Asteroid or volcanos? Apportioning blame for the dinosaur extinction
A University of Liverpool scientist is the lead author on a new study, published in the journal Science, which finds that it's increasingly likely that an asteroid or comet impact 66 million years ago reignited massive volcanic eruptions in India, half a world away from the impact site in the Caribbean Sea.
But it is not clear to what degree the two catastrophes contributed to the near-simultaneous mass extinction that killed off the dinosaurs and many other forms of life.
The research sheds light on the huge lava flows that have erupted periodically over Earth’s history, and how they have affected the atmosphere and altered the course of life on the planet.
The study, which was undertaken by University of California, Berkeley scientists, reports the most precise and accurate dates yet for the intense volcanic eruptions in India that coincided with the worldwide extinction at the end of the Cretaceous Period, the so-called K-Pg boundary. The million-year sequence of eruptions spewed lava flows for distances of at least 500 kilometers across the Indian continent, creating the so-called Deccan Traps flood basalts that in some places are nearly 2 kilometers thick.
First-author, Dr Courtney Sprain, a researcher with the University’s Department of Earth, Ocean and Ecological Sciences and formerly with UC Berkeley, said: “This changes our perspective on the role of the Deccan Traps in the K-Pg extinction. Either the Deccan eruptions did not play a role – which we think unlikely – or a lot of climate-modifying gases were erupted during the lowest volume pulse of the eruptions.”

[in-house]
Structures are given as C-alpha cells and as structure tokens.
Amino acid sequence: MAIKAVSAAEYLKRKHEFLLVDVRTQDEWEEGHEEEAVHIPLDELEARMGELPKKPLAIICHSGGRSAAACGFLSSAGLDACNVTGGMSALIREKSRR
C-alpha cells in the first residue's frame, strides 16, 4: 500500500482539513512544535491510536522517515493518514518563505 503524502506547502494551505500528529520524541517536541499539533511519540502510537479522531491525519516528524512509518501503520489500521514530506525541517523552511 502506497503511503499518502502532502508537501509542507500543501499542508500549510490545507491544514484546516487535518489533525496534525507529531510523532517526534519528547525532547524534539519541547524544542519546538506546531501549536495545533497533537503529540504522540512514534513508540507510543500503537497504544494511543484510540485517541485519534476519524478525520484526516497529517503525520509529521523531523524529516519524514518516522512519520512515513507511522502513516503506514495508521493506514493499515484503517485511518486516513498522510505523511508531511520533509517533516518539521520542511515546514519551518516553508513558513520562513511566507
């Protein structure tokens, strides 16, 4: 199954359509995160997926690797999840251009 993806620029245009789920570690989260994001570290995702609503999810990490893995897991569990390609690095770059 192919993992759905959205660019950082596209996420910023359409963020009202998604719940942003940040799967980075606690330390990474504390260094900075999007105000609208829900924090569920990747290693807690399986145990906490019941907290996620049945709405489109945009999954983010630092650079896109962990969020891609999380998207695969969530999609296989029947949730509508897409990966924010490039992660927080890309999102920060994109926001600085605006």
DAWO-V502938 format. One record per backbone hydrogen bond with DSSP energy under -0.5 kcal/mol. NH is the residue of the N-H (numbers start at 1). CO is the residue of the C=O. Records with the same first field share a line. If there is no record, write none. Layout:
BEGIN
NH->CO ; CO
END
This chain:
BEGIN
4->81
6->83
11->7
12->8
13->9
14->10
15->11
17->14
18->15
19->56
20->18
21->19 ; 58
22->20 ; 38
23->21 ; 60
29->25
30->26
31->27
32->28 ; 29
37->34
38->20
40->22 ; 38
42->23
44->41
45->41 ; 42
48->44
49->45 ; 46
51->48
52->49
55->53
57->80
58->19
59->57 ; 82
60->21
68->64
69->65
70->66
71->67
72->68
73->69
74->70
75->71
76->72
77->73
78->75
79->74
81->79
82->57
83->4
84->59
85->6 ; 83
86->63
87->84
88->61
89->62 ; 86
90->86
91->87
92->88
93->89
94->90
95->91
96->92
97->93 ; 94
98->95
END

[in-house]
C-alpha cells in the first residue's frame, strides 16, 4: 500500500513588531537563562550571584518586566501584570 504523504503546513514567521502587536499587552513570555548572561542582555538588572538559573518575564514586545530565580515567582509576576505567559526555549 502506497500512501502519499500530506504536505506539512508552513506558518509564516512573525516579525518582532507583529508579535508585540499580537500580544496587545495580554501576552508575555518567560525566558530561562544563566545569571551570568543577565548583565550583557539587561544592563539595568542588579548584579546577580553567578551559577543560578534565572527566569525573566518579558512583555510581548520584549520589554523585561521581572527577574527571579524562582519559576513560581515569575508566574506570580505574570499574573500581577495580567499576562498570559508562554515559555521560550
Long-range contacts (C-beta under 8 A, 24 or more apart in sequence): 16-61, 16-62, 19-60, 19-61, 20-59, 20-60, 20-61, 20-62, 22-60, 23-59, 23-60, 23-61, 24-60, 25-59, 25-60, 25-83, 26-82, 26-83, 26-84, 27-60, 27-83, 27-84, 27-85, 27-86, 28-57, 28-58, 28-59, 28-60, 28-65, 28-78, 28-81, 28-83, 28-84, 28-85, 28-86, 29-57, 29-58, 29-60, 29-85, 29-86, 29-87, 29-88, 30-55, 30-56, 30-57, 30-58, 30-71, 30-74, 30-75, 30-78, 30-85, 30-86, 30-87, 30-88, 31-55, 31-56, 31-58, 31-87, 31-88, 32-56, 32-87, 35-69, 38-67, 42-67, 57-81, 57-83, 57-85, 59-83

The hypothesis that climate-altering volcanic gases leak out of underground magma chambers frequently, and not just during eruptions, is supported by evidence from present-day volcanos, such as those of the gas-spewing Mt. Etna in Italy and Popocatepetl in Mexico, the researchers said. Magma stewing below the surface is known to transmit gases to the atmosphere, even without eruptions.
Professor,Paul Renne Director of the Berkeley Geochronology Center and Principal Investigator, said: “Now that we have dated Deccan Traps lava flows in more and different locations, we see that the transition seems to be the same everywhere. I would say, with pretty high confidence, that the eruptions occurred within 50,000 years, and maybe 30,000 years, of the impact, which means they were synchronous within the margin of error. That is an important validation of the hypothesis that the impact renewed lava flows.”
He added: “We are suggesting that it is very likely that a lot of the gases that come from magma systems precede eruptions; they don't necessarily correlate with eruptions. In the case of the K-Pg extinction, the symptoms of significant climate change occurred before the peak in volcanic eruptions.”
The new dates also confirm earlier estimates that the lava flows continued for about a million years, but contain a surprise: three-quarters of the lava erupted after the impact. Previous studies suggested that about 80 percent of the lava erupted before the impact.